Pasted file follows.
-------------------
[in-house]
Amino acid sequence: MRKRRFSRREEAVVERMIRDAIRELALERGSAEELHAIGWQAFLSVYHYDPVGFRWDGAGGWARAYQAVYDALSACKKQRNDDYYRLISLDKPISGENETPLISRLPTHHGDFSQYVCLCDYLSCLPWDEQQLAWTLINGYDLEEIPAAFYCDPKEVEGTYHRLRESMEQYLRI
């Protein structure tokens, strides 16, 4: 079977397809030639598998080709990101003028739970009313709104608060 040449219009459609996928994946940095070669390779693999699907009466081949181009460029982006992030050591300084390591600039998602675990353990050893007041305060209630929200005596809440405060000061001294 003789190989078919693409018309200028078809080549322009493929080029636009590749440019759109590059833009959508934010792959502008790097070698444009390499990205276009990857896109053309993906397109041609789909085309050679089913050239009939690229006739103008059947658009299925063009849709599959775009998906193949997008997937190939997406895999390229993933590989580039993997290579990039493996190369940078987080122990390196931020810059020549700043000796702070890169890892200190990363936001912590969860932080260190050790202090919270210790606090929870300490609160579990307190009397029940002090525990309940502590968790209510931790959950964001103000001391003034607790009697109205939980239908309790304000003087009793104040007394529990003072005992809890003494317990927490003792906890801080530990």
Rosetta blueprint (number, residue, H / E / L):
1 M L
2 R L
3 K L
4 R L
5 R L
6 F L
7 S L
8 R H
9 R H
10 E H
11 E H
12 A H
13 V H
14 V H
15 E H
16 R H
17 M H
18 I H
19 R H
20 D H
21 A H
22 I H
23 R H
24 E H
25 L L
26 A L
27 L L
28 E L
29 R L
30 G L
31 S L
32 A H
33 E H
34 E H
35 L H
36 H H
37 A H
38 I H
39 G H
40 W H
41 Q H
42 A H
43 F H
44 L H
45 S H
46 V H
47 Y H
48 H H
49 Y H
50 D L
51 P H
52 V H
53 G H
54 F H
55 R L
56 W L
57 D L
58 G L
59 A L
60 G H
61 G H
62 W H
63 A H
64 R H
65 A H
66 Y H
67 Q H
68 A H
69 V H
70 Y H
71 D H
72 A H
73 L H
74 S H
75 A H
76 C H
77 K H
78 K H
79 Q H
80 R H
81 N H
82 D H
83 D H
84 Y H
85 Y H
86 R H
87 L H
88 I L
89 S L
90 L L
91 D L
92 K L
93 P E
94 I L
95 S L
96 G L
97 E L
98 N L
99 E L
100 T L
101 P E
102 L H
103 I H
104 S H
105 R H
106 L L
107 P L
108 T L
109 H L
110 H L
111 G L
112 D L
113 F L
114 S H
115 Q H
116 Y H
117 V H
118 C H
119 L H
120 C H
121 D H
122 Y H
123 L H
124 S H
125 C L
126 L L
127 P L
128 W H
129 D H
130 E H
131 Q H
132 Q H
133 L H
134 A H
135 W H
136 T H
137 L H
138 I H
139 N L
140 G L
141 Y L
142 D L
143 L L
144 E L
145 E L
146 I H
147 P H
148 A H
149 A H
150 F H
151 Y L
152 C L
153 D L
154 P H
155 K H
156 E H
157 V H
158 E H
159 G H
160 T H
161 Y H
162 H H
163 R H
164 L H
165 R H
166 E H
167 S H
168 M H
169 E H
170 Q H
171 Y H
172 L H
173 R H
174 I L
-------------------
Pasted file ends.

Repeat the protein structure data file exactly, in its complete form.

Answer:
[in-house]
Amino acid sequence: MRKRRFSRREEAVVERMIRDAIRELALERGSAEELHAIGWQAFLSVYHYDPVGFRWDGAGGWARAYQAVYDALSACKKQRNDDYYRLISLDKPISGENETPLISRLPTHHGDFSQYVCLCDYLSCLPWDEQQLAWTLINGYDLEEIPAAFYCDPKEVEGTYHRLRESMEQYLRI
């Protein structure tokens, strides 16, 4: 079977397809030639598998080709990101003028739970009313709104608060 040449219009459609996928994946940095070669390779693999699907009466081949181009460029982006992030050591300084390591600039998602675990353990050893007041305060209630929200005596809440405060000061001294 003789190989078919693409018309200028078809080549322009493929080029636009590749440019759109590059833009959508934010792959502008790097070698444009390499990205276009990857896109053309993906397109041609789909085309050679089913050239009939690229006739103008059947658009299925063009849709599959775009998906193949997008997937190939997406895999390229993933590989580039993997290579990039493996190369940078987080122990390196931020810059020549700043000796702070890169890892200190990363936001912590969860932080260190050790202090919270210790606090929870300490609160579990307190009397029940002090525990309940502590968790209510931790959950964001103000001391003034607790009697109205939980239908309790304000003087009793104040007394529990003072005992809890003494317990927490003792906890801080530990």
Rosetta blueprint (number, residue, H / E / L):
1 M L
2 R L
3 K L
4 R L
5 R L
6 F L
7 S L
8 R H
9 R H
10 E H
11 E H
12 A H
13 V H
14 V H
15 E H
16 R H
17 M H
18 I H
19 R H
20 D H
21 A H
22 I H
23 R H
24 E H
25 L L
26 A L
27 L L
28 E L
29 R L
30 G L
31 S L
32 A H
33 E H
34 E H
35 L H
36 H H
37 A H
38 I H
39 G H
40 W H
41 Q H
42 A H
43 F H
44 L H
45 S H
46 V H
47 Y H
48 H H
49 Y H
50 D L
51 P H
52 V H
53 G H
54 F H
55 R L
56 W L
57 D L
58 G L
59 A L
60 G H
61 G H
62 W H
63 A H
64 R H
65 A H
66 Y H
67 Q H
68 A H
69 V H
70 Y H
71 D H
72 A H
73 L H
74 S H
75 A H
76 C H
77 K H
78 K H
79 Q H
80 R H
81 N H
82 D H
83 D H
84 Y H
85 Y H
86 R H
87 L H
88 I L
89 S L
90 L L
91 D L
92 K L
93 P E
94 I L
95 S L
96 G L
97 E L
98 N L
99 E L
100 T L
101 P E
102 L H
103 I H
104 S H
105 R H
106 L L
107 P L
108 T L
109 H L
110 H L
111 G L
112 D L
113 F L
114 S H
115 Q H
116 Y H
117 V H
118 C H
119 L H
120 C H
121 D H
122 Y H
123 L H
124 S H
125 C L
126 L L
127 P L
128 W H
129 D H
130 E H
131 Q H
132 Q H
133 L H
134 A H
135 W H
136 T H
137 L H
138 I H
139 N L
140 G L
141 Y L
142 D L
143 L L
144 E L
145 E L
146 I H
147 P H
148 A H
149 A H
150 F H
151 Y L
152 C L
153 D L
154 P H
155 K H
156 E H
157 V H
158 E H
159 G H
160 T H
161 Y H
162 H H
163 R H
164 L H
165 R H
166 E H
167 S H
168 M H
169 E H
170 Q H
171 Y H
172 L H
173 R H
174 I L